Pancho Villa’s Farmer’s Market Instead of spending a tremendous amount of money in the ethnic food section at Vons to cook a Hispanic delicacy, try visiting Pancho Villa’s Farmer’s Market at 3019 46th St. It is also known for affordable produce and ingredients for cooking Hispanic food. Homemade tortillas are always kept warm are available at this market, and it sells homemade salsa and guacamole.

99 Ranch Market Another ethnic grocery store is at 7330 Clairemont Mesa Blvd. and called 99 Ranch Market. This Asian market offers more competitive prices than Ralphs or Stater Bros. Although some of the labels are in Chinese and some products may be unrecognizable, this place has all the ingredients for many Asian dishes. It also has a huge selection of grocery items ranging from fresh seafood to produce. For those who enjoy drinking sake, this store has a large selection of drinks at a great price. And the deli inside offers tasty, inexpensive Chinese cuisine. Whether looking for inexpensive Asian or Hispanic food or items in large quantities, check out these places for great deals in San Diego.



The Daily Aztec


Wednesday, February 24, 2010


Fredette is not your Bradley takes unlikely average superstar road to arrive at SDSU B E AU B E A R D E N S E N I O R S TA F F W R I T E R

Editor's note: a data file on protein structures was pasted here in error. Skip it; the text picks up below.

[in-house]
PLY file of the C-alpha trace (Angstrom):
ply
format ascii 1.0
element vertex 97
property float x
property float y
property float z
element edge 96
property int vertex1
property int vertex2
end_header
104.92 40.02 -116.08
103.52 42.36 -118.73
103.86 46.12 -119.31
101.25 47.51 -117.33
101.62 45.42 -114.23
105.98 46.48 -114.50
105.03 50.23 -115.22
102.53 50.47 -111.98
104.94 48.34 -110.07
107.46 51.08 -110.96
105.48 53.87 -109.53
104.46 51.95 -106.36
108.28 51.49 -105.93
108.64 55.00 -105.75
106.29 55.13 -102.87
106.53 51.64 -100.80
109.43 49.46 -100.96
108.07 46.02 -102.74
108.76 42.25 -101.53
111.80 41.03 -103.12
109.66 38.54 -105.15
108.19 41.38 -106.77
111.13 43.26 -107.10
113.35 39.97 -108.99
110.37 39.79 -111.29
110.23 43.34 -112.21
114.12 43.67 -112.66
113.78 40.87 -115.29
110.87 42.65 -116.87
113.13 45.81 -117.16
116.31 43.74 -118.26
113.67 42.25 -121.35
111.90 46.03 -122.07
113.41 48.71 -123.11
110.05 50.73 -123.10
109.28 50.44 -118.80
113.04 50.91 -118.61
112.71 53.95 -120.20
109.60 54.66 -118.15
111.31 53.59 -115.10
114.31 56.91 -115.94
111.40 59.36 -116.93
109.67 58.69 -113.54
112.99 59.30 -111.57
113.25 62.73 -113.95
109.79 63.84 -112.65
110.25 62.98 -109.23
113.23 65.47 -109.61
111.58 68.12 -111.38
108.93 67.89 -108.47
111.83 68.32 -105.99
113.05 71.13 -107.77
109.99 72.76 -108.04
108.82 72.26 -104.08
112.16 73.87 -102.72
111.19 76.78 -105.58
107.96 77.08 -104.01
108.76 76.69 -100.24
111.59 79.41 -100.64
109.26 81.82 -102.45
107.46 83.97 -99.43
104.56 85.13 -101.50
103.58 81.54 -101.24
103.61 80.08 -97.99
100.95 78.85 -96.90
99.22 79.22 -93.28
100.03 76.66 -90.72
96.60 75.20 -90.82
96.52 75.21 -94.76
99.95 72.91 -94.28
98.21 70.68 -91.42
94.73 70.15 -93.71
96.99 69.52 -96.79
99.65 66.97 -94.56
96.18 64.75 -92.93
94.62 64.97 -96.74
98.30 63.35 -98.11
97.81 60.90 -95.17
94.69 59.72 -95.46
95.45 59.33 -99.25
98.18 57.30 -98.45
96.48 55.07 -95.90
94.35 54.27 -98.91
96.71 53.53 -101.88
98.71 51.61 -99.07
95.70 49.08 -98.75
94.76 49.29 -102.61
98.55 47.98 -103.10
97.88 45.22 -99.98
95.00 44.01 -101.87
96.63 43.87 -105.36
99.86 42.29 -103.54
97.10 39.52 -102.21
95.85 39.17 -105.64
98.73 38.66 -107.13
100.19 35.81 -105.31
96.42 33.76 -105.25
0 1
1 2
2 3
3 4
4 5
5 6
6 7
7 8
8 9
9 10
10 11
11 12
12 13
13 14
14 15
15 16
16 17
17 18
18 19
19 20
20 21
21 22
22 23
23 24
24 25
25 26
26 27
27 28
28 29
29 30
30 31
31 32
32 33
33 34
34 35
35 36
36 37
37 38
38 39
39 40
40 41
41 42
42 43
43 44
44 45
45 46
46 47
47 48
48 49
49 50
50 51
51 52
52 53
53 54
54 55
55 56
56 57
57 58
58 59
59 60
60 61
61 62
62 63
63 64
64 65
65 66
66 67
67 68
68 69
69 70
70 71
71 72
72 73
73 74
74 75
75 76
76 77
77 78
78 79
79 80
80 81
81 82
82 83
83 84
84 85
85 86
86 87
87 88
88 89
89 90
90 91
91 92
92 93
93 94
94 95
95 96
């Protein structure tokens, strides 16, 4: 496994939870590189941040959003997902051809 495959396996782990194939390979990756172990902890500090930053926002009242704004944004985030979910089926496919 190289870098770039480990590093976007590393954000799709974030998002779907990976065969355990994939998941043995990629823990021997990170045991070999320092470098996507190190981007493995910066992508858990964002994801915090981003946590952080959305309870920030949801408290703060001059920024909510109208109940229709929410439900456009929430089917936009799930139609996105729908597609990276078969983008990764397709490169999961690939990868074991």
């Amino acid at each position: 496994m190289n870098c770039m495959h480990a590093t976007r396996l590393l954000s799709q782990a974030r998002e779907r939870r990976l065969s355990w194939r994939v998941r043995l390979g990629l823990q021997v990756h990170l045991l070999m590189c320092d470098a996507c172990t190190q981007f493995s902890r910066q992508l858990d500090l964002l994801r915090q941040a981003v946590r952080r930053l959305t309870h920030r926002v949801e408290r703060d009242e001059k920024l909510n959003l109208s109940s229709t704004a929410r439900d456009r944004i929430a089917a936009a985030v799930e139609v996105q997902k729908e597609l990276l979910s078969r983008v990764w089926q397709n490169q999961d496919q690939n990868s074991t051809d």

It is a decision that Jessika Bradley still considers to this day. After four years at Sacramento High, Bradley chose to attend Baylor to play women’s basketball. But her time for the Lady Bears was short. After two seasons, Bradley transferred to San Diego State. “I think about it a lot; what if I would have just stayed in California from the beginning,” the junior forward said. “But I look at life as every decision you make, you learn from. I think everything happens for a reason, so if I didn’t go (to Baylor) I wouldn’t end up here.” SDSU tried to sign Bradley when she was a Lady Dragon, but it was difficult because head coach Beth Burns was hired the summer before Bradley’s senior year. The Aztecs still made an effort though. Assistant coach Jualeah Woods recruited Bradley while she was in the same position at Oregon State. So when she joined the SDSU coaching staff in May 2005, the Aztecs had Bradley on their list of potential recruits. She made the process easier by playing for the San Diego-based Lady EBO club team with current SDSU junior center Paris Johnson. “I actually lived with Paris,” Bradley said. “(Her Mom) took me in so that I could play out here in San Diego. We were really close and we’re still really close.” The Aztecs invited Bradley to campus during this time, but they didn’t have an opportunity to further pursue her. In November 2005, she signed a National Letter of Intent to play with Baylor.